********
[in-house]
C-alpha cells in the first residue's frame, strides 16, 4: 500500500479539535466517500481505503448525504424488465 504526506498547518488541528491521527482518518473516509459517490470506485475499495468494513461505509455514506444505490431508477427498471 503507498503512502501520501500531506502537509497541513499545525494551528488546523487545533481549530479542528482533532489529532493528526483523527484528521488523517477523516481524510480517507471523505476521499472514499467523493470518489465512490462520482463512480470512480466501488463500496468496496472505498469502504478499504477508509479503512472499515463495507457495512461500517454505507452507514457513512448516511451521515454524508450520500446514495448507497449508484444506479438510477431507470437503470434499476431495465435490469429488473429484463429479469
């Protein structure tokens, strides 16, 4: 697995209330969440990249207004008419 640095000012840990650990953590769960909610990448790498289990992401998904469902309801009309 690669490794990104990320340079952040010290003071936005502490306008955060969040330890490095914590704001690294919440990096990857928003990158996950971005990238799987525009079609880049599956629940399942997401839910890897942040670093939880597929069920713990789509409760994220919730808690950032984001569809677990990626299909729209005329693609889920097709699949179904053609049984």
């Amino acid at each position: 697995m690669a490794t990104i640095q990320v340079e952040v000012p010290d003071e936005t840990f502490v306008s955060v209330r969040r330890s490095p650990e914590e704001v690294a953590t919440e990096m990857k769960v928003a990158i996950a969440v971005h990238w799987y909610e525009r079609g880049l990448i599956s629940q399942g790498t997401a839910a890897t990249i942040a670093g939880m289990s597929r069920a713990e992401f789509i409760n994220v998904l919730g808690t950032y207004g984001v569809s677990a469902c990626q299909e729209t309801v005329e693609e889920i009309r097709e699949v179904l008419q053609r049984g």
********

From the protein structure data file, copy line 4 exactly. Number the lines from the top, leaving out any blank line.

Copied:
């Amino acid at each position: 697995m690669a490794t990104i640095q990320v340079e952040v000012p010290d003071e936005t840990f502490v306008s955060v209330r969040r330890s490095p650990e914590e704001v690294a953590t919440e990096m990857k769960v928003a990158i996950a969440v971005h990238w799987y909610e525009r079609g880049l990448i599956s629940q399942g790498t997401a839910a890897t990249i942040a670093g939880m289990s597929r069920a713990e992401f789509i409760n994220v998904l919730g808690t950032y207004g984001v569809s677990a469902c990626q299909e729209t309801v005329e693609e889920i009309r097709e699949v179904l008419q053609r049984g």